Advert #3

The first line in this copy is a little rough:  “Wake up and calm even the most severe food fantasy while avoiding the guilt which often follows.”  It is a little loaded and does not connect from the headline.   I love the headline, but the first line should connect this idea to Yoplait.  Also, Yoplait should get their name as quick as possible in the headline.  In fact, their name isn’t in the copy at all! I did enjoy however how they gave descriptive flavors like are likely to be craved at midnight hours like Caramel and Mint Chocolate.  Overall I would have liked to see a better connection between the headline and the first line of copy and a call to action.


December 7, 2010 at 9:46 PM Leave a comment

Advert #2


This ad is not a traditionally looking Nike Ad.  It is not featured with Tiger Woods, Michael Jordan, or any other athlete.  It is featuring a but.  Automatically this grabs any woman’s attention.  The copy is also brilliant because it reveals what a woman might think of her big butt.  Again line by line, the copy tells a story- which is especially effective for women.  Of course they do not need a call to action since they are an established brand that works to promote a strong mind paired with physical excellence.  They have included a personalized website for women to visit, which could be said to be their call to action.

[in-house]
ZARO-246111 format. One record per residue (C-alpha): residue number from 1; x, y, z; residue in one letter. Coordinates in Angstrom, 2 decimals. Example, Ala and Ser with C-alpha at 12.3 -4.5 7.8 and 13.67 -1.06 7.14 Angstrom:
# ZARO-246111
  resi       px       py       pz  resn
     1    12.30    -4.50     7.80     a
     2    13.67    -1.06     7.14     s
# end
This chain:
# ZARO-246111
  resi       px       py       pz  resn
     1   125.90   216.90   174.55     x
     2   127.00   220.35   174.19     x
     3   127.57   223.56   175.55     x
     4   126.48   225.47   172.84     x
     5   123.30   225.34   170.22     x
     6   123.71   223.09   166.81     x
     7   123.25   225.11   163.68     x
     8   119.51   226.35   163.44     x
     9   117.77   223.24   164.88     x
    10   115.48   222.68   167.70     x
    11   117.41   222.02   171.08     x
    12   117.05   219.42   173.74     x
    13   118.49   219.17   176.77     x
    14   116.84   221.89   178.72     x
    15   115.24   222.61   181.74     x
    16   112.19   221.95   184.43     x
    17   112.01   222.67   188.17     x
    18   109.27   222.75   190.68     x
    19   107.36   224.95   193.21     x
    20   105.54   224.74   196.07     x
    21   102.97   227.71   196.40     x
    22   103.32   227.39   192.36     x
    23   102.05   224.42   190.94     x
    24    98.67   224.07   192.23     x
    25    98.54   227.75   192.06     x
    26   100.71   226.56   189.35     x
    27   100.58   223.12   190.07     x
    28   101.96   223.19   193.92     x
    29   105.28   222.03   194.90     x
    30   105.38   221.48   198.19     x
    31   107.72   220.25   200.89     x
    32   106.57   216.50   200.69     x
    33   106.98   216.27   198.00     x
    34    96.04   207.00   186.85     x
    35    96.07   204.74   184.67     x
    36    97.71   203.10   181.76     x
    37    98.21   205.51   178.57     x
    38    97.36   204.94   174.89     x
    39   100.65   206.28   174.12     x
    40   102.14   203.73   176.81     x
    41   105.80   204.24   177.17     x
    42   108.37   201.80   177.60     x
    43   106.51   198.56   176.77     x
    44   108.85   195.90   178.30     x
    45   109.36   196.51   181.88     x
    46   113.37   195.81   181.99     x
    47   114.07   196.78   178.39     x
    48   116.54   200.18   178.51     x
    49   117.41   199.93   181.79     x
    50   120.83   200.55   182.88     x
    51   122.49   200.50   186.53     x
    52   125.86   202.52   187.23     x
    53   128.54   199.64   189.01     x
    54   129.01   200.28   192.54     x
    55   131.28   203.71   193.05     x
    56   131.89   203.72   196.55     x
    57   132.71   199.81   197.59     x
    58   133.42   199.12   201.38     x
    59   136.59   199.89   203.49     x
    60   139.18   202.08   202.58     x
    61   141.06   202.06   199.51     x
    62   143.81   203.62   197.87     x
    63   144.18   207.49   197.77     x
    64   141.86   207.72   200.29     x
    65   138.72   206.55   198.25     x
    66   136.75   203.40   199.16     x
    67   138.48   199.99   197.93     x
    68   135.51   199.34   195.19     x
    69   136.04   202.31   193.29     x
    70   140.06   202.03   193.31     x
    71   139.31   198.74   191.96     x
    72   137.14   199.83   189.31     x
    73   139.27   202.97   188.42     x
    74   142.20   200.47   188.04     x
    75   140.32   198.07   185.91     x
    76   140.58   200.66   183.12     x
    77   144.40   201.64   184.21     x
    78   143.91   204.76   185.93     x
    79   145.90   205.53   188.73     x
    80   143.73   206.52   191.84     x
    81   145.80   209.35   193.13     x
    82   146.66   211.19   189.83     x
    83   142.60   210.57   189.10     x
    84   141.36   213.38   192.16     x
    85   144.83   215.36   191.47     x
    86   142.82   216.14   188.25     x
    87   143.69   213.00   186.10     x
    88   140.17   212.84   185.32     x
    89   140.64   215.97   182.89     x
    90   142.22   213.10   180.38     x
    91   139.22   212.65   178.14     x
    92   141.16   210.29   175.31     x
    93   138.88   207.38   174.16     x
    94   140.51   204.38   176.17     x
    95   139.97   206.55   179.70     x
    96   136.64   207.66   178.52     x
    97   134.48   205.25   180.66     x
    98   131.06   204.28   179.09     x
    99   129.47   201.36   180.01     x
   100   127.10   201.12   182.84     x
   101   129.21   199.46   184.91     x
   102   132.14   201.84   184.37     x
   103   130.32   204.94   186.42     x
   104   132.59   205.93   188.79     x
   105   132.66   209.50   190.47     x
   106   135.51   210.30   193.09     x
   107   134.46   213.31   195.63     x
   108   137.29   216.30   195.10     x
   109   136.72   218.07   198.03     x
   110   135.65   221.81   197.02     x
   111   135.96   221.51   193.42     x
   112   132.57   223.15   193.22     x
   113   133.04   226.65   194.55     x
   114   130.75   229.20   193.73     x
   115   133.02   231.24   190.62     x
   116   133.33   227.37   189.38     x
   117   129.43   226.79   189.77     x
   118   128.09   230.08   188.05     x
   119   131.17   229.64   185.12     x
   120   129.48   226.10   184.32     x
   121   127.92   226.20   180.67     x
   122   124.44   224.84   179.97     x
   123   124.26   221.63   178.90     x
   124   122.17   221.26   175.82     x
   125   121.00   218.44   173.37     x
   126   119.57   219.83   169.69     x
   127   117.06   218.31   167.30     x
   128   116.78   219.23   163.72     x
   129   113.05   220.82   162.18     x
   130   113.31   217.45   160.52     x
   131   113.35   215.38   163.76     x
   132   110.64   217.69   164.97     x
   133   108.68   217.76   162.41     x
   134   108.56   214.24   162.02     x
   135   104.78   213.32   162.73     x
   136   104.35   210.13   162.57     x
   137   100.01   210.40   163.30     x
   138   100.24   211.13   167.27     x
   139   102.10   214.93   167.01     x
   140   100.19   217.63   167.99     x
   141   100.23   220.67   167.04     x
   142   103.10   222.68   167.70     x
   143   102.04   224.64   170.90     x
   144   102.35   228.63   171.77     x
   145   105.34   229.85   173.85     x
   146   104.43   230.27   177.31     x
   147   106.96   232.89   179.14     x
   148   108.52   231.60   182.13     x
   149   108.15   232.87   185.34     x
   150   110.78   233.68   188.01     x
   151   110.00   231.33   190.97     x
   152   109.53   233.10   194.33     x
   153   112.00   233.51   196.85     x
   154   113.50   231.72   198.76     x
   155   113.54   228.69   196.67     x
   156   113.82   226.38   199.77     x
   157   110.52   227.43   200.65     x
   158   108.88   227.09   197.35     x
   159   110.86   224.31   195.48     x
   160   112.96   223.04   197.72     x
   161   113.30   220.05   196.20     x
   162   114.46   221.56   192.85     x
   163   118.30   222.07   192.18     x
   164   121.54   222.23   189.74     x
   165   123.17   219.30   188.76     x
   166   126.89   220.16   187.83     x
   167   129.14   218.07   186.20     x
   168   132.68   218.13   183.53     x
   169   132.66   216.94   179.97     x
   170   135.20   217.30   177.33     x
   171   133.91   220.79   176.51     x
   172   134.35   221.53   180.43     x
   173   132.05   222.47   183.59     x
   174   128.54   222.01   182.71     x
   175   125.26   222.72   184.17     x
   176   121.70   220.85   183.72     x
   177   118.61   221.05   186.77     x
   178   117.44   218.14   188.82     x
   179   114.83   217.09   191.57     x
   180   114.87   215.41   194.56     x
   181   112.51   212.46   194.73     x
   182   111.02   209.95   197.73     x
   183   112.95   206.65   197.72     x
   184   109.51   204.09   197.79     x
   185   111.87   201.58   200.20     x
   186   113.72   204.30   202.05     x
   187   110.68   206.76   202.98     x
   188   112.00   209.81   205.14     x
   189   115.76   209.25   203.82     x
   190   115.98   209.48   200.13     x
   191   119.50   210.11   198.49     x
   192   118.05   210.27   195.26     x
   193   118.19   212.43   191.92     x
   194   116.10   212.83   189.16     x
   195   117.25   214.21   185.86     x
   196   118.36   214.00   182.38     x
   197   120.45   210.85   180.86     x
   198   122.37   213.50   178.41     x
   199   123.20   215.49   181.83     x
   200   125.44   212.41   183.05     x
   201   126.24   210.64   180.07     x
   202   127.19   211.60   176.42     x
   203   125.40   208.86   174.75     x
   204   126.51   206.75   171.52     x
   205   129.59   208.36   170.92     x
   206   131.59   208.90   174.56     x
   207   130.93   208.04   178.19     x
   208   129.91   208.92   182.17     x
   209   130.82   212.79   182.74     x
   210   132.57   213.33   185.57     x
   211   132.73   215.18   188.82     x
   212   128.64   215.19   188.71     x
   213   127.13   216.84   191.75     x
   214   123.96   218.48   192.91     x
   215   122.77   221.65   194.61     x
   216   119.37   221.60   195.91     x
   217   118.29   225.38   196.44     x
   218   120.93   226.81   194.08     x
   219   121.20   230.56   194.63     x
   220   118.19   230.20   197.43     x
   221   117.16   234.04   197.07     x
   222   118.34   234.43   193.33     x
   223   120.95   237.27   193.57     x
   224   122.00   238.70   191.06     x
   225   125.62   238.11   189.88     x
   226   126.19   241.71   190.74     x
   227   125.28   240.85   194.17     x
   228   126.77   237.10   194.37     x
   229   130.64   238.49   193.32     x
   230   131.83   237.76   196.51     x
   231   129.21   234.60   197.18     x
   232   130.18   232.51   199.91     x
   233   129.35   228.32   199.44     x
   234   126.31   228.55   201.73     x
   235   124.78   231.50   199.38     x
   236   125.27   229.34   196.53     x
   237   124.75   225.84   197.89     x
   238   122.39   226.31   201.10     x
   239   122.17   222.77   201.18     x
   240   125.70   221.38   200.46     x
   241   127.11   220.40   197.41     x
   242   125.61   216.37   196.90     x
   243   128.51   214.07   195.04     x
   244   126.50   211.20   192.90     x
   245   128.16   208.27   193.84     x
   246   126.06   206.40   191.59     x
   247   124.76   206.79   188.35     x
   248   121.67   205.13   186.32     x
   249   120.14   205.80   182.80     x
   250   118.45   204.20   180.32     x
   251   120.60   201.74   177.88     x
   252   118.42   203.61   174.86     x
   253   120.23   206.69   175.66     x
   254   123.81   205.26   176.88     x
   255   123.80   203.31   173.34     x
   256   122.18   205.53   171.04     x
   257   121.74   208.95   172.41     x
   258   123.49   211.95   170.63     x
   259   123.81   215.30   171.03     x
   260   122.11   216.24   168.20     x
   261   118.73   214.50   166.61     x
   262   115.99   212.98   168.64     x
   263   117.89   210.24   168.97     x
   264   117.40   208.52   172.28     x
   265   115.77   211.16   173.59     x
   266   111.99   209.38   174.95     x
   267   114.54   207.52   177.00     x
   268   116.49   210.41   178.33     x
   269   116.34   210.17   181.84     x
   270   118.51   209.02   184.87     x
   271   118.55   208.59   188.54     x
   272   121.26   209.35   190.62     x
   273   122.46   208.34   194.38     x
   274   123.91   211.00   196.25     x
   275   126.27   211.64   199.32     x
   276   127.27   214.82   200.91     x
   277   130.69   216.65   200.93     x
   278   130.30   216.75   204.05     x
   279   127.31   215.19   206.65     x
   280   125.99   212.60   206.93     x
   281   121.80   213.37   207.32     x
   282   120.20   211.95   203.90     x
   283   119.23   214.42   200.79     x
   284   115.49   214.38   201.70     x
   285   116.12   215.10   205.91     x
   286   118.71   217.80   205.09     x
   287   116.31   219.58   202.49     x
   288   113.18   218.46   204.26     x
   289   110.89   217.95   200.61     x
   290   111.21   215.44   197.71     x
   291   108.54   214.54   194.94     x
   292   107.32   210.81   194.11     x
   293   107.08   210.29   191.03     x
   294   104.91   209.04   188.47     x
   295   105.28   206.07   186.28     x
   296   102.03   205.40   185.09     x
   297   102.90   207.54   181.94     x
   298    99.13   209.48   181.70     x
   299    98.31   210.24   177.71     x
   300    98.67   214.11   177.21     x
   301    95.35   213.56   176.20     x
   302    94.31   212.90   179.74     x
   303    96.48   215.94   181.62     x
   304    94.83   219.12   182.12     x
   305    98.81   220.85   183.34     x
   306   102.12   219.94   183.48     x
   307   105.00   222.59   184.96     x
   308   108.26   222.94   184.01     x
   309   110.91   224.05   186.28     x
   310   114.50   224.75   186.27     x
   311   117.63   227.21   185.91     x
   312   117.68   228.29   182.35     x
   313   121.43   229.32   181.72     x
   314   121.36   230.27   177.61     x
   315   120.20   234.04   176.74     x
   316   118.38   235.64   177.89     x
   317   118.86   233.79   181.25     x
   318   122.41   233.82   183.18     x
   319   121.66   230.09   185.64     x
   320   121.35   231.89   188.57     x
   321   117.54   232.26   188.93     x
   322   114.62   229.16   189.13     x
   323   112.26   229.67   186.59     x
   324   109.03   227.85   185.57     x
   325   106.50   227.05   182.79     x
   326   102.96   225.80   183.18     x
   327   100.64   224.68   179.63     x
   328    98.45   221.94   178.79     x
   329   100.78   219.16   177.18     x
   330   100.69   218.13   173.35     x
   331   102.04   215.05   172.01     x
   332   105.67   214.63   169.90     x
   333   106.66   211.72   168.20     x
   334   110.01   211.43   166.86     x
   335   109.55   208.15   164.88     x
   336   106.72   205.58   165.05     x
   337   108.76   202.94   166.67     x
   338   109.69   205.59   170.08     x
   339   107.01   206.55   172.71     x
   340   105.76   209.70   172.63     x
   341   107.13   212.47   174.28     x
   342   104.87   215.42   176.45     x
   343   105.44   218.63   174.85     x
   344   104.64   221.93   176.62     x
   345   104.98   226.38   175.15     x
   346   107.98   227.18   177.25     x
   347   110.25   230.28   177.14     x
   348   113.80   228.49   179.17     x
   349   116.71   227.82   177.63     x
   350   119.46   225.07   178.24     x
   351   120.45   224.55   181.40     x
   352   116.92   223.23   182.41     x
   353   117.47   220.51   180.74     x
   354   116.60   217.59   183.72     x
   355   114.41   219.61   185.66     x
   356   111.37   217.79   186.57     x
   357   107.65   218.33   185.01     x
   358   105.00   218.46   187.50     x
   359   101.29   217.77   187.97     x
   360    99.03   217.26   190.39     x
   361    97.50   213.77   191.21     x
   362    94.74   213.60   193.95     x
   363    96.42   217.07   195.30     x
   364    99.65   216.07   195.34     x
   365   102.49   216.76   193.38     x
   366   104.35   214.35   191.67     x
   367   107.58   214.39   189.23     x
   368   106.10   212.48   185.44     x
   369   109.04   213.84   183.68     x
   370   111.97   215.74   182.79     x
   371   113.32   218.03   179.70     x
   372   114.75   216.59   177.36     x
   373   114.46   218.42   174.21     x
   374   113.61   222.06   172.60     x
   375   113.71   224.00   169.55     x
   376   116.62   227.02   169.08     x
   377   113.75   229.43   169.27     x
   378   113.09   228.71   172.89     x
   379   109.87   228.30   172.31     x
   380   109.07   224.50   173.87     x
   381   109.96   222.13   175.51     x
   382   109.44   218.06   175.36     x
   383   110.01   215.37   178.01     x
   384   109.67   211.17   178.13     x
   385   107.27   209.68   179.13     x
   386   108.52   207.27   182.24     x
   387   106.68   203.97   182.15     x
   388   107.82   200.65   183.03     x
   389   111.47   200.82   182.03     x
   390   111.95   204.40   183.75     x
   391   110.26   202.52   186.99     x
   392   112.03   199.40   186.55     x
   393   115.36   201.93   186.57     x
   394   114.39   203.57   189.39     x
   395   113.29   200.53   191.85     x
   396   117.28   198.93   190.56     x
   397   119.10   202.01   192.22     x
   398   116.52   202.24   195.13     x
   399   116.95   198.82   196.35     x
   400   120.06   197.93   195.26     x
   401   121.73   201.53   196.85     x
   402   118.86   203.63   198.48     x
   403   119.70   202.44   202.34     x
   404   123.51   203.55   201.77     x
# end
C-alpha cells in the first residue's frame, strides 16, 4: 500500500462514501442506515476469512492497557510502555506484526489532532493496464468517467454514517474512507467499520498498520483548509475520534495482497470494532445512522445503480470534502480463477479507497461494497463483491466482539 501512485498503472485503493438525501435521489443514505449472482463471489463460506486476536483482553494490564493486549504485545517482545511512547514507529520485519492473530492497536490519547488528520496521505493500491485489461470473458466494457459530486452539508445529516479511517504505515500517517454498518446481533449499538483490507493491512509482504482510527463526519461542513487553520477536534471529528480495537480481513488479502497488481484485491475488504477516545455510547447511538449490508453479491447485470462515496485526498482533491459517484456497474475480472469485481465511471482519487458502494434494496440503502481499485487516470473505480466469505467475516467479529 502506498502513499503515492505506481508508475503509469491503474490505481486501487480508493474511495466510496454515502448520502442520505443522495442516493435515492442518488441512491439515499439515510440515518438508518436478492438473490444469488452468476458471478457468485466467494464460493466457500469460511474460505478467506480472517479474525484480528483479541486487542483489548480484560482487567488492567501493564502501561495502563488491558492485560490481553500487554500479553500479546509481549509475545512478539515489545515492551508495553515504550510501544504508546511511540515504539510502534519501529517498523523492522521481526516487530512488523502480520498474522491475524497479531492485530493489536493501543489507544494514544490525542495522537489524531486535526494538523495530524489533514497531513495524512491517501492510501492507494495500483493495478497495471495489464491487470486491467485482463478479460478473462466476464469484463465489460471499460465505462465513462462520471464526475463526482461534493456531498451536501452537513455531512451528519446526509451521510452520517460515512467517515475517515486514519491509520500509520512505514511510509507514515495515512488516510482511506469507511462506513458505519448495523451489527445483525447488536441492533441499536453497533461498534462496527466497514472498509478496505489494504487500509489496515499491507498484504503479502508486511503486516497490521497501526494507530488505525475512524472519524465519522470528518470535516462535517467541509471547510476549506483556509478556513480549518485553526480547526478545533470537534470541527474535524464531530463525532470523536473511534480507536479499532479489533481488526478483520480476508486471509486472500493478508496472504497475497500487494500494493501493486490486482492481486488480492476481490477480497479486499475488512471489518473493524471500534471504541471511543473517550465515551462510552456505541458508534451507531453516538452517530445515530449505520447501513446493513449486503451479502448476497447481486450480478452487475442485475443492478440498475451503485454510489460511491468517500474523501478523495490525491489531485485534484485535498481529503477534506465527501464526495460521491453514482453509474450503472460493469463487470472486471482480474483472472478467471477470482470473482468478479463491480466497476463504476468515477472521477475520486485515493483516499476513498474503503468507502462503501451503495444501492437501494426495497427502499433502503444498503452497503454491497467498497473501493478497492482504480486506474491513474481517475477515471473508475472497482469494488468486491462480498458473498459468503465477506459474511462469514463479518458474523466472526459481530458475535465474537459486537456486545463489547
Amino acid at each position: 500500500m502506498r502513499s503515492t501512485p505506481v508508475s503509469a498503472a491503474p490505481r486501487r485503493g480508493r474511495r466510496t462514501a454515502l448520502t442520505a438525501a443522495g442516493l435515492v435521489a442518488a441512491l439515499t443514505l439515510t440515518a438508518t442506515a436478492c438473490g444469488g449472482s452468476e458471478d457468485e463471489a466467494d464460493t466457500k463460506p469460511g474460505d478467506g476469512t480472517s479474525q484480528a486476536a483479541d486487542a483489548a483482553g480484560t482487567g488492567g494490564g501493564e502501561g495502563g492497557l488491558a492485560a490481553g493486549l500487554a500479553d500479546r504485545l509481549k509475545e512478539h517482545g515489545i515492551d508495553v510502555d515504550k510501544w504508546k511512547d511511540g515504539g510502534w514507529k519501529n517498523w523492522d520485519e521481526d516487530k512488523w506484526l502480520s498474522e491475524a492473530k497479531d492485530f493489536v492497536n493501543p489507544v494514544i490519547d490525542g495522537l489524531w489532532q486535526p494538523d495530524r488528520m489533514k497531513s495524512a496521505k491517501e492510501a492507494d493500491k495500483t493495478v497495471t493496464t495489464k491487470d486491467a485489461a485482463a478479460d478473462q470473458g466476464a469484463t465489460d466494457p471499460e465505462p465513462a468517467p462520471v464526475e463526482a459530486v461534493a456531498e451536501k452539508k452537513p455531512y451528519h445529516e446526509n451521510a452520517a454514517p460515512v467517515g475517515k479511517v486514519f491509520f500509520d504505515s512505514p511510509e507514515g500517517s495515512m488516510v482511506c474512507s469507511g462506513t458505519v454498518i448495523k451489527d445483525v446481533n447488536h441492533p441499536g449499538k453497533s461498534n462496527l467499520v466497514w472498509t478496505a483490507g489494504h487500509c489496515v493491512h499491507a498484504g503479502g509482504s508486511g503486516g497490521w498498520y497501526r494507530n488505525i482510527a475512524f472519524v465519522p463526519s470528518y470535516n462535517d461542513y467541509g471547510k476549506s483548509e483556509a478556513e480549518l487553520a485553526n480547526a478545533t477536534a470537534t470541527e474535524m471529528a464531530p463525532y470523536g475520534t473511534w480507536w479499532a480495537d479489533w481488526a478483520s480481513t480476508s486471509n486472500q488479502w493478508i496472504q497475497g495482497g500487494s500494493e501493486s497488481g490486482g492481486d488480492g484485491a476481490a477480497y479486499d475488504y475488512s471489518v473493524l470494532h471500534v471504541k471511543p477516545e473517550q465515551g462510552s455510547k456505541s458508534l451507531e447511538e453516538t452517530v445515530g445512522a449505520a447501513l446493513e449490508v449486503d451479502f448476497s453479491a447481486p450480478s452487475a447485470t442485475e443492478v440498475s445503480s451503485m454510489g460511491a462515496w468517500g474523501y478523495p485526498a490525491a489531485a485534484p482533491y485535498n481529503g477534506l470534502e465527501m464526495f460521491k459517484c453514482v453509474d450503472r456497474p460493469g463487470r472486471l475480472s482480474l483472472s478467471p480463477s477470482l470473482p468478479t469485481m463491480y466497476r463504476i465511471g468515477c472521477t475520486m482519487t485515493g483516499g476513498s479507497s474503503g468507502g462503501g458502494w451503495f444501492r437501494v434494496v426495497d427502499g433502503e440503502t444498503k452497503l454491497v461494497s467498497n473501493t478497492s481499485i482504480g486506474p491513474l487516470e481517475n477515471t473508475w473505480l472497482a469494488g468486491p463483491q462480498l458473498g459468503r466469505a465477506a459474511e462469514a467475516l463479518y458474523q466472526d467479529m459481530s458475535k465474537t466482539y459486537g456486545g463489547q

December 7, 2010 at 9:37 PM Leave a comment

Advert #1

Volkswagen is known for their great advertisements and this is no exception.  This copy tells a story, which is quite different than many other car advertisements out there.  Most of them have a beauty shot of the car, a tagline, and a few highlighted benefits about horsepower or safety.  I really enjoy this ad because it has a specific target audience- Generation Y.  Speaking as a GenY, I can look at this ad and giggle a little, because it is funny.  We learned in class that the best way to capture an audience is through a story and the copy does a great job with this.